Consumer Confidence in U.S. Plunged to Record Low (Update2)

Oct. 28 (Bloomberg) — U.S. consumer confidence fell to the lowest level on record in October as stocks plunged and banks shut off credit, raising the risk spending will tumble.

The Conference Board’s confidence index decreased to 38, less than forecast and the lowest reading since monthly records began in 1967, the New York-based research group said today. A separate report showed home values continued to drop in August.

Household wealth has evaporated as the Standard & Poor’s 500 index verged on its worst one-month loss in 70 years, home equity shrank and job losses mounted. The dimming outlook signals consumer spending, which accounts for more than two-thirds of the economy, will deteriorate further, deepening the U.S. slump.

“The economy feels like it is contracting at a rapid pace,” Lewis Alexander, chief economist at Citigroup Global Markets Inc. in New York, said in a Bloomberg Television interview. “It’s clear that consumers have really been affected by the volatility we’ve seen in the last six weeks.”

The report underscores voter discontent with the country’s direction heading into the Nov. 4 presidential election. A majority of voters think Illinois Senator Barack Obama, the Democrat, will be better able to handle the economic turmoil than Republican rival John McCain, according to polls.

Consumer confidence was projected to drop to 52, according to the median estimate in a Bloomberg News survey of 66 economists. Forecasts ranged from 45 to 56.6. September’s reading was revised up to 61.4 from an originally reported 59.8.

Market Reaction

Stocks gave up some of their earlier gains following the report. The Standard & Poor’s 500 index rose 15.3 points, or 1.8 percent, to 864.2 at 10:24 a.m. in New York, after being up almost 33 points earlier. Treasury securities fell.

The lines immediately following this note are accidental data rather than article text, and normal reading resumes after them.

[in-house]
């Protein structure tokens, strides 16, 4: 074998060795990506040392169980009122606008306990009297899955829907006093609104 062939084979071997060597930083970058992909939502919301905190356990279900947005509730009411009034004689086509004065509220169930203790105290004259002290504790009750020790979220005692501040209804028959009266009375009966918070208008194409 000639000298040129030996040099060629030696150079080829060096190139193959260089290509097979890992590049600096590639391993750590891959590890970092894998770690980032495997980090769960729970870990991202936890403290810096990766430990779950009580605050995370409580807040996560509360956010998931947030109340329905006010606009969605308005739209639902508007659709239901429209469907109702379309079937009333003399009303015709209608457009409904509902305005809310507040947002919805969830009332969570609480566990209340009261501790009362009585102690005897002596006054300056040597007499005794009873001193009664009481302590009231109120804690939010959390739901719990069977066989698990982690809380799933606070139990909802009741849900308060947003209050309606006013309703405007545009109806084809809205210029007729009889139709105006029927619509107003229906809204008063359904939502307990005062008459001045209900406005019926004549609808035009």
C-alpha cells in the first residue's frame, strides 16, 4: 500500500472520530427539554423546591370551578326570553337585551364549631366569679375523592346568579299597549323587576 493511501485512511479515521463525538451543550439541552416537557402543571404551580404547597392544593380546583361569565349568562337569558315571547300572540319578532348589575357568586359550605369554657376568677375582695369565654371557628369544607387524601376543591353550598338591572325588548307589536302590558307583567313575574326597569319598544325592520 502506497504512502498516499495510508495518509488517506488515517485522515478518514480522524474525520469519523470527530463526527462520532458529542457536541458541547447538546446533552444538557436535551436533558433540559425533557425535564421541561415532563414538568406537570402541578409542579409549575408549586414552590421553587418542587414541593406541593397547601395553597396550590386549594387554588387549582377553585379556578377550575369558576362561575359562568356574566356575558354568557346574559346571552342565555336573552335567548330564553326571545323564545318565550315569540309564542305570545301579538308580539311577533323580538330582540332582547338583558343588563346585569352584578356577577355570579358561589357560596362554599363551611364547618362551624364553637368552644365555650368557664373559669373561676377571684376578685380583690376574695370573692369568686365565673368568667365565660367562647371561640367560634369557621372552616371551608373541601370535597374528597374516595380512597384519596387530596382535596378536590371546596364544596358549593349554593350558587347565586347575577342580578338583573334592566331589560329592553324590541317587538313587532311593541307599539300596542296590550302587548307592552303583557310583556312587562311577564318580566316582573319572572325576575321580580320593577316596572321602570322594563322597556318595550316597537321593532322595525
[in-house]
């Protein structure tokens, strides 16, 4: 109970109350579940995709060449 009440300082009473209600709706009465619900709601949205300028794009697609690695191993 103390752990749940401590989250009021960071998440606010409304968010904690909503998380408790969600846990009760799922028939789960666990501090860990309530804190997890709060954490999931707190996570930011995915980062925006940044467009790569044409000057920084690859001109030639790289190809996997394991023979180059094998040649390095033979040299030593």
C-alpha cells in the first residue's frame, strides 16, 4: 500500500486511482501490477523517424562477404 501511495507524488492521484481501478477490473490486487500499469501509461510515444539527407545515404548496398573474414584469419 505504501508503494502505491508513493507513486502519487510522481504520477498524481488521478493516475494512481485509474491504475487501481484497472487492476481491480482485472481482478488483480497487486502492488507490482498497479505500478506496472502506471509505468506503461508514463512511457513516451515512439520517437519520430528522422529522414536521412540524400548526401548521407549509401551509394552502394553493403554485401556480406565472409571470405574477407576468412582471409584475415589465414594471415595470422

The 23.4-point drop this month was the third biggest on record, trailing two plunges in the early 1970s linked to oil shocks. Measures on current conditions and expectations both declined.

“It doesn’t get much worse than this,” said Sal Guatieri, a senior economist at BMO Capital Markets in Toronto. “There’s a risk of a deeper, longer-lasting recession.”

Home prices in 20 U.S. metropolitan areas dropped 16.6 percent in August from the same month in 2007, the fastest pace since year-over-year records began in 2001, a report from S&P/Case-Shiller today also showed. For a fifth consecutive month, all areas showed a decrease in prices from a year earlier.

The housing slump is likely to extend well into a fourth year as foreclosures put more properties on the market and drive down prices even more.

Components Drop

The Conference Board’s measure of present conditions dropped to 41.9 from 61.1 the prior month. The gauge of expectations for the next six months slumped to 35.5 from 61.5.

The share of consumers who said jobs are plentiful dropped to 8.9 percent from 12.6 percent last month. The proportion of people who said jobs are hard to get jumped 5 points to 37.2 percent.

The proportion of people who expect their incomes to rise over the next six months dropped to 10.8 percent from 15.1 percent. The share expecting more jobs decreased to 7.4 percent from 11.9 percent.

The confidence figures corroborate declines seen in other measures. A report earlier this month showed the Reuters/University of Michigan preliminary index of consumer sentiment decreased in October by the most on record.

The Conference Board’s index tends to be more influenced by attitudes about the labor market, economists have said.

Job Losses

The economy lost jobs for nine consecutive months through September, bringing the total drop in payrolls to 760,000 this year, Labor Department figures showed. Some economists anticipate job losses accelerated in October.

Consumer spending probably dropped last quarter by the most in almost two decades, economists forecast a Commerce Department report will show in two days. As a result, the economy probably shrank from July to September, the survey showed.

Today’s confidence report showed fewer people planned to purchase automobiles and major appliances. Home-buying plans improved.

The slump in spending may be even bigger this quarter as consumers retrench. The International Council of Shopping Centers predicts the November-December holiday season, which brings in more than a third of some retailers’ annual sales, will be the weakest since 2002.

The credit freeze “impacted consumers’ attitudes,” Farooq Kathwari, chief executive officer of home-furnishings retailer Ethan Allen Interiors Inc., said in a Bloomberg Television interview this month. “People are cautious, people are holding back.”

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